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Four Seasons fill the measure of the year;
There are four seasons in the mind of man:
He has his lusty Spring, when fancy clear
Takes in all beauty with an easy span:
He has his Summer, when luxuriously
Spring’s honied cud of youthful thought he loves
To ruminate, and by such dreaming high
Is nearest unto heaven: quiet coves
His soul has in its Autumn, when his wings
He furleth close; contented so to look
On mists in idleness–to let fair things
Pass by unheeded as a threshold brook.
He has his Winter too of pale misfeature,
Or else he would forego his mortal nature.
–John Keats, The Human Seasons (1818) first published in Leigh Hunt, Literary Pocket-Book for 1819.
More from Scott Horton:
Six Questions — October 18, 2014, 8:00 pm
Nathaniel Raymond on CIA interrogation techniques.
Mark Denbeaux on the NCIS cover-up of three “suicides” at Guantánamo Bay Detention Camp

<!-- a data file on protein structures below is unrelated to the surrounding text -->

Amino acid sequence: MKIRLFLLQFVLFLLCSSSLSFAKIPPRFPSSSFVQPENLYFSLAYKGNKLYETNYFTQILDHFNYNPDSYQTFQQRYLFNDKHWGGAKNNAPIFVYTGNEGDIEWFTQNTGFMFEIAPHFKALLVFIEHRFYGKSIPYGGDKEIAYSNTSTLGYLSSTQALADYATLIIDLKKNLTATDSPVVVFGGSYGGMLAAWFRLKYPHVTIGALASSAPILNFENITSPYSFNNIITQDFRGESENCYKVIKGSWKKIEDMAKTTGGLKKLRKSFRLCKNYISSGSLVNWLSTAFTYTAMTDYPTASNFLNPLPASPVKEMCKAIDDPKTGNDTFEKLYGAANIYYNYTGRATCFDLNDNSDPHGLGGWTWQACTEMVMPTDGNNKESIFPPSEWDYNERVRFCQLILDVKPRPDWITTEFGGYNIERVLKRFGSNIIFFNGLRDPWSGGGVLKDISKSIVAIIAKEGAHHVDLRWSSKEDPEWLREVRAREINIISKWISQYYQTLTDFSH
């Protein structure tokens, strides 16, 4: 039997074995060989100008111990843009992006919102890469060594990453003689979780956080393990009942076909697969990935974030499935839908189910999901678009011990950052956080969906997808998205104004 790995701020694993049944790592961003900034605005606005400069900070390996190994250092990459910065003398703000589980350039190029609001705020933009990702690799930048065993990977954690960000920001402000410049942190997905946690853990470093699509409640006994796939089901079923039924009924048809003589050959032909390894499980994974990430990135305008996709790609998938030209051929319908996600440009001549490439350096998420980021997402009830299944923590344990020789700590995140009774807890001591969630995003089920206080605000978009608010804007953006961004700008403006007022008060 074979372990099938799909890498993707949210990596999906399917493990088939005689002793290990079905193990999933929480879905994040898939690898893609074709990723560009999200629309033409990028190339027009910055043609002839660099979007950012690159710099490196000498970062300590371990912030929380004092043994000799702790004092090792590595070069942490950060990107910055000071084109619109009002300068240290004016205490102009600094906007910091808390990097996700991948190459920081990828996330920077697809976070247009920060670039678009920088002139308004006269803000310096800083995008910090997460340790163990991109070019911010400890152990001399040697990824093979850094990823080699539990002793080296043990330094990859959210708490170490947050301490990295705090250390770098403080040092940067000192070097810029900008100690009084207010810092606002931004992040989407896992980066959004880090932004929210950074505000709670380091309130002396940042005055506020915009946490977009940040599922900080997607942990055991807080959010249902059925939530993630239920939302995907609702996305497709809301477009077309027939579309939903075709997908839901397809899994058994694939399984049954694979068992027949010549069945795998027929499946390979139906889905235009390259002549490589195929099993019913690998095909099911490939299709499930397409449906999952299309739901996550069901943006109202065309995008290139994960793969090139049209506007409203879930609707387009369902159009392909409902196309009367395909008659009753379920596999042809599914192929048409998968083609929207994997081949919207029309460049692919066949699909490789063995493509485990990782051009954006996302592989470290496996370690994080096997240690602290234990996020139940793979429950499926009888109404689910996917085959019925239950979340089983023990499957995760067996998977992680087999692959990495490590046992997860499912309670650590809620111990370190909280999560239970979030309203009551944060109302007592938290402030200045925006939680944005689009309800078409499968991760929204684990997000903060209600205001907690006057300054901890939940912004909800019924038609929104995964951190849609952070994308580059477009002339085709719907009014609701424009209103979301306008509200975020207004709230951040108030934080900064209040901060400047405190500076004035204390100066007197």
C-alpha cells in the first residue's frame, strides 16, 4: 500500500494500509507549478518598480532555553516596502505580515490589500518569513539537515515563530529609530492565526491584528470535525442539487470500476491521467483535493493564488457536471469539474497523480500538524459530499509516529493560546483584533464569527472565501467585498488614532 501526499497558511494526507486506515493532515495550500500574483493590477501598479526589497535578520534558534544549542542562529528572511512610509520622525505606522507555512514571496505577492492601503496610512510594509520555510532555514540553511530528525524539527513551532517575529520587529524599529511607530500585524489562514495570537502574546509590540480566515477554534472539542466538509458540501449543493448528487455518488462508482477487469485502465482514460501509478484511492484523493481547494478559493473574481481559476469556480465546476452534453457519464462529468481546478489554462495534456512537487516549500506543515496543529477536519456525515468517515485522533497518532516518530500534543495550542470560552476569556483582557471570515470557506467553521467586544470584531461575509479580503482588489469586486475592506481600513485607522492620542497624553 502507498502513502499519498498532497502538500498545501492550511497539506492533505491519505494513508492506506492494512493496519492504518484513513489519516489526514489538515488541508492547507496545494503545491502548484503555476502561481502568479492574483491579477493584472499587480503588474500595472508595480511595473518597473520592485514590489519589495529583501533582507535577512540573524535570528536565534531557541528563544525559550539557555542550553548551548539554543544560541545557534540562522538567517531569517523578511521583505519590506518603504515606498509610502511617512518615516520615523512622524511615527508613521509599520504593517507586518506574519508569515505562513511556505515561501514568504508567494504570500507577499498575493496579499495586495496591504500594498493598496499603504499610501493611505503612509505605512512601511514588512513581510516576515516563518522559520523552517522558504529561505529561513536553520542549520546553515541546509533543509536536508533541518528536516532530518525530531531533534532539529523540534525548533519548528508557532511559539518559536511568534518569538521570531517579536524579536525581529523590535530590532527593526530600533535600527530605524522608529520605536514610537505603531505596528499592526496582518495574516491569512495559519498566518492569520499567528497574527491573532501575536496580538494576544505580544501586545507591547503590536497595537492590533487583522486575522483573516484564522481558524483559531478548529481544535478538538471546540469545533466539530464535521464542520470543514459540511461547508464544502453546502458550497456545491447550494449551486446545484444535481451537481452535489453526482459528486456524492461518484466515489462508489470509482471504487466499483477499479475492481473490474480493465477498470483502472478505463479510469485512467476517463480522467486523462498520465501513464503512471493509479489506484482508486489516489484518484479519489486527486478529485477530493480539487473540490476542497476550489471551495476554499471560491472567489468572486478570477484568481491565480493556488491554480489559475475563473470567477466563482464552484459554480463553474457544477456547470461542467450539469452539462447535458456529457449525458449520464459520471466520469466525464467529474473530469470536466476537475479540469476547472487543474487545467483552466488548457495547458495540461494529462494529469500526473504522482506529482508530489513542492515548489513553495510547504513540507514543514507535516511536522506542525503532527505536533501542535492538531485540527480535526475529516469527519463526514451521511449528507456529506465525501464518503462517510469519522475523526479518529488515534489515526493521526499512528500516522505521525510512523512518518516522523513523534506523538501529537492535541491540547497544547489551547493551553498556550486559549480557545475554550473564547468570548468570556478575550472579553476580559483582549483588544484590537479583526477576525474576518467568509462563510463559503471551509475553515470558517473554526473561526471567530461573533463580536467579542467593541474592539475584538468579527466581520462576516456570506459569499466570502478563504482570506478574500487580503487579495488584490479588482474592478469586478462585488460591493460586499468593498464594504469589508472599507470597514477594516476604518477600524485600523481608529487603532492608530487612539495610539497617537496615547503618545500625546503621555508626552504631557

From the June 2014 issue
Acres of hemp grown by “patriotic‚” U.S. farmers in 1942 at the behest of the U.S. government:
A study suggested that the health effects of exposure to nuclear radiation at Chernobyl were no worse than ill health resulting from smoking and normal urban air pollution.
Greenpeace apologized after activists accidentally defaced the site of Peru’s 2,000-year-old Nazca Lines when they unfurled cloth letters reading “time for change” near the ancient sand drawings. “We fully understand,” the group wrote in a statement, “that this looks bad.”
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“I hope that after reading the following pages the leaders of the Y. M. C. A. will start a campaign to induce good young men to do nothing. If so, I shall not have lived in vain.”